PDO also has started to do its own front-end engineering, to provide more flexibility in project construction, especially if the market changes, Malcolm said. One illustration of the effectiveness of doing work in-house is the company’s Qarn Alam thermal project, for which the bids last year came in too high. Because of its in-house work, PDO could divide the project into segments that could be managed by smaller contracting firms, at much less cost, Malcolm said.

The company also has started awarding service contracts for operating smaller noncore fields, although keeping equity ownership in the oil. Its first contract was signed in 2006 with MedcoEnergi International, an Indonesian company.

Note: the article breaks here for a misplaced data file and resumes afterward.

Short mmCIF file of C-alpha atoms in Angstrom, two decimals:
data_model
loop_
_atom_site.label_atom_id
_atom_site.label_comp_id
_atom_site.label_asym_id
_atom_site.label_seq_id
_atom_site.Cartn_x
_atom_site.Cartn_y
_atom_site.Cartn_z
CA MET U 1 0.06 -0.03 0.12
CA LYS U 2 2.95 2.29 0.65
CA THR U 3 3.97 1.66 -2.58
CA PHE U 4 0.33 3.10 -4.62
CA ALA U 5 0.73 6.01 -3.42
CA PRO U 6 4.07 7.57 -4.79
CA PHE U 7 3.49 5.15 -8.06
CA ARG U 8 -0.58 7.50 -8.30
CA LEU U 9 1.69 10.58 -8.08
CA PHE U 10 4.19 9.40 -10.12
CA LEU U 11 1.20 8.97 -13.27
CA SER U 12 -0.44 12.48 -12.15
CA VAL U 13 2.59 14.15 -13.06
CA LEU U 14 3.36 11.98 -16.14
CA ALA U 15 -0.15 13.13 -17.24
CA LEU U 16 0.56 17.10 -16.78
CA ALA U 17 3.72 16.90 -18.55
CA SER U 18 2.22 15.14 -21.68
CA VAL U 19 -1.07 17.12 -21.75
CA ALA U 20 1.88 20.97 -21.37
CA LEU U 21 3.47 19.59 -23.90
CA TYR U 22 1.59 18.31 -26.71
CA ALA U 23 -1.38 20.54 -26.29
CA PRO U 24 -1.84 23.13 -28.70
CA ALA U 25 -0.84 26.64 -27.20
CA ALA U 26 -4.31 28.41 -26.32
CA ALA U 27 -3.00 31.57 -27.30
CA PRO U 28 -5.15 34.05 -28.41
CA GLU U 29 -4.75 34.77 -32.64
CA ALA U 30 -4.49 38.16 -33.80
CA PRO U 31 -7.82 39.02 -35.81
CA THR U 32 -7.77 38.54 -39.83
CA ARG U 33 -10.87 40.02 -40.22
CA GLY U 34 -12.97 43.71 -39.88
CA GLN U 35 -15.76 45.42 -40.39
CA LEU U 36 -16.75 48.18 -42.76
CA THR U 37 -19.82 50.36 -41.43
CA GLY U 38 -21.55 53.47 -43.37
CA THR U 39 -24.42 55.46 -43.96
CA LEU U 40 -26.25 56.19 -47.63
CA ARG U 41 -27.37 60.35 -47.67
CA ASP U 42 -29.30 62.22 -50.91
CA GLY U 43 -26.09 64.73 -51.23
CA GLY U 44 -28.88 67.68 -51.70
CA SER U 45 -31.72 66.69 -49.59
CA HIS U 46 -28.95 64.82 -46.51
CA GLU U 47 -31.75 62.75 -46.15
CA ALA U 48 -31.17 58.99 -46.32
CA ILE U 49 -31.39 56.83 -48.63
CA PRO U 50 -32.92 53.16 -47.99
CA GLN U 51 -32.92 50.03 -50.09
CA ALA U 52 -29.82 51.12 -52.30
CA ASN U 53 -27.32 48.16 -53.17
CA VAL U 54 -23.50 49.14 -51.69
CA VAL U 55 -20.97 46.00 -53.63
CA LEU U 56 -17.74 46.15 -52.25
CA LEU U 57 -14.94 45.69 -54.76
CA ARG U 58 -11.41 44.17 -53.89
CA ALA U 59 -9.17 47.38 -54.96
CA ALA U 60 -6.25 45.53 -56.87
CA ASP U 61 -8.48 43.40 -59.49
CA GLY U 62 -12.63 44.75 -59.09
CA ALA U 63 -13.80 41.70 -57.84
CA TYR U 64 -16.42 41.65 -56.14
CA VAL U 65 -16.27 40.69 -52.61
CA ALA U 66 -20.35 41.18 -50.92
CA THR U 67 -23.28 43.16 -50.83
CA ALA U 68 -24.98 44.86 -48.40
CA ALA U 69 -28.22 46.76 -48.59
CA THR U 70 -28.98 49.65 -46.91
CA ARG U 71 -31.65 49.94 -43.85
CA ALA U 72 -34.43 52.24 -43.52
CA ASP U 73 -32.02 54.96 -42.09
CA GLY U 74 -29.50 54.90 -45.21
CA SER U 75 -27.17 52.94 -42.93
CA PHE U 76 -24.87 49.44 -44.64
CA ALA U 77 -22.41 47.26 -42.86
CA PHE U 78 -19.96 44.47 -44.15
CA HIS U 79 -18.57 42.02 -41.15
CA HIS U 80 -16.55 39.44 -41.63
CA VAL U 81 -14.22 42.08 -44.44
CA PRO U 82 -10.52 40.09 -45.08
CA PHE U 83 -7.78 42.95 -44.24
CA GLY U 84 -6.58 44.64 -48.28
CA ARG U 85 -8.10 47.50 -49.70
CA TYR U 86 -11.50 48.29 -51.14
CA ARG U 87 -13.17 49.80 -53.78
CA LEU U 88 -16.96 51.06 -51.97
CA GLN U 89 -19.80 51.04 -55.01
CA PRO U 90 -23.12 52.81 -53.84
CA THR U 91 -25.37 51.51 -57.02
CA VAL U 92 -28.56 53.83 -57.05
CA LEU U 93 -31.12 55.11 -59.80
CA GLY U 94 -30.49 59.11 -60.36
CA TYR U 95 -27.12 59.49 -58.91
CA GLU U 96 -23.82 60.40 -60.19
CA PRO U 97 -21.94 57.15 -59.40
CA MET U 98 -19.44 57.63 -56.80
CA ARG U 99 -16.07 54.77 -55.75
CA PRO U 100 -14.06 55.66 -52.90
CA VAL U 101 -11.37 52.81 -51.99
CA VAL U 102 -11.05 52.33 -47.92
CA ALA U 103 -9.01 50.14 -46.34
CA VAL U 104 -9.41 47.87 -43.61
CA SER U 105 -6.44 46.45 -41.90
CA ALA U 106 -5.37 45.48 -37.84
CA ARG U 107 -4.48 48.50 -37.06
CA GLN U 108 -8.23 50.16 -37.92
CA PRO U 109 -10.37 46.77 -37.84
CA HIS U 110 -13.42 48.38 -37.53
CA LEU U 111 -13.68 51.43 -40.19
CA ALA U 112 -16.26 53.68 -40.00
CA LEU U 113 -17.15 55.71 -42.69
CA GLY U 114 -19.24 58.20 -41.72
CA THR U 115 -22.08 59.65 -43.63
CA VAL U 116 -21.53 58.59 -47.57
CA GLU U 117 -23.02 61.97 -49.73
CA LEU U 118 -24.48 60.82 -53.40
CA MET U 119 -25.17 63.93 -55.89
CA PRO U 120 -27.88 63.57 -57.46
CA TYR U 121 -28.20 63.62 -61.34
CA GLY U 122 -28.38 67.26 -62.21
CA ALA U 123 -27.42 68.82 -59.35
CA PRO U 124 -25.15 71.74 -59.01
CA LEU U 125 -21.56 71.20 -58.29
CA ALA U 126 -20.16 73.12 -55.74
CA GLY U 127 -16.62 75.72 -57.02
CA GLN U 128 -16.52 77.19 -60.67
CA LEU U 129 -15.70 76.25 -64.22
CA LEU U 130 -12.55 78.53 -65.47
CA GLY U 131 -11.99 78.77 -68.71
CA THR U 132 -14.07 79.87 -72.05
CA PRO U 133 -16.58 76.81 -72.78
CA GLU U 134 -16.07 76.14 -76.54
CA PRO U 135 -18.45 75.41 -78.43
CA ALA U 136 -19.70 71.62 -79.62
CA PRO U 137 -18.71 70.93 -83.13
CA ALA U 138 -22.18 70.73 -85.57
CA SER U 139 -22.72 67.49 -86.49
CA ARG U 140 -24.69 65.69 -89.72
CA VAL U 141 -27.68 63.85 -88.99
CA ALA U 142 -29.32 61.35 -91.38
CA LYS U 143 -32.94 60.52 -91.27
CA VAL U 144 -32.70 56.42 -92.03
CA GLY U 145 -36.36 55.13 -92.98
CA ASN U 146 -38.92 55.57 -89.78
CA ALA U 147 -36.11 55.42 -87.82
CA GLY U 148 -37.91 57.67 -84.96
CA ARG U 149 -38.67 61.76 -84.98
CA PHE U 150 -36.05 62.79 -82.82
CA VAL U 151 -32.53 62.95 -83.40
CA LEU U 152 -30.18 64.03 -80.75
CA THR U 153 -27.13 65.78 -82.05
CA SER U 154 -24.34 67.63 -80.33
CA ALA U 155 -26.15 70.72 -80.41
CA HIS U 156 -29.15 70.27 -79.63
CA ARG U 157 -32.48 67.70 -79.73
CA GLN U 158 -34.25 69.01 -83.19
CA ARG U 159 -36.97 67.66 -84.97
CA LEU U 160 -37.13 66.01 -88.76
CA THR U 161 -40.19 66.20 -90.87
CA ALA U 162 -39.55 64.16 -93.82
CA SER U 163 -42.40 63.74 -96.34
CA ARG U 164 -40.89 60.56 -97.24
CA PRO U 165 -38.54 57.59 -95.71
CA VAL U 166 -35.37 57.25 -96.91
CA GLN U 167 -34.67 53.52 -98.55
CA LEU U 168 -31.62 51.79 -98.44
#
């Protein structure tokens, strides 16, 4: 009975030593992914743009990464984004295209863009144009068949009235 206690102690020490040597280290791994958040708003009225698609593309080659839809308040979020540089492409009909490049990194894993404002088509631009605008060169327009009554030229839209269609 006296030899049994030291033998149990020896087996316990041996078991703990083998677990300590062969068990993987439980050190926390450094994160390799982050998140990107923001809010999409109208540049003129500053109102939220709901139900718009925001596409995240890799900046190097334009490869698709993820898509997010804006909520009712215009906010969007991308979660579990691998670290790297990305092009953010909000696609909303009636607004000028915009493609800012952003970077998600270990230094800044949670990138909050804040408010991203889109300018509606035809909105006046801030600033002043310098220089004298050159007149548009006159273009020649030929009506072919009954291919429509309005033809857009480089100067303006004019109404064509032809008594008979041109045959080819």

The service contract lets Medco and its partners accelerate development of a cluster of 18 small fields in the Nimr-Karim area of south Oman, so that PDO can devote more attention to its portfolio of large fields, Malcolm said.

PDO is now going ahead with a second such service contract covering the Rima satellite cluster, which produces 2,100 bo/d from nine fields. The contract also includes another nine undeveloped fields. PDO estimates that these fields contain 650 million bbl of oil in place.

Malcolm said such contracts “pull in a broad range of people from both small companies and service companies with the hope that they will have new bright ideas.”

PDO also has an active local community contracting program that gives local contractors a chance to bid on various projects. Malcolm noted that one local contractor that began building fences for PDO many years has now grown into an international company that recently had an initial public offering of its stock.

Career highlights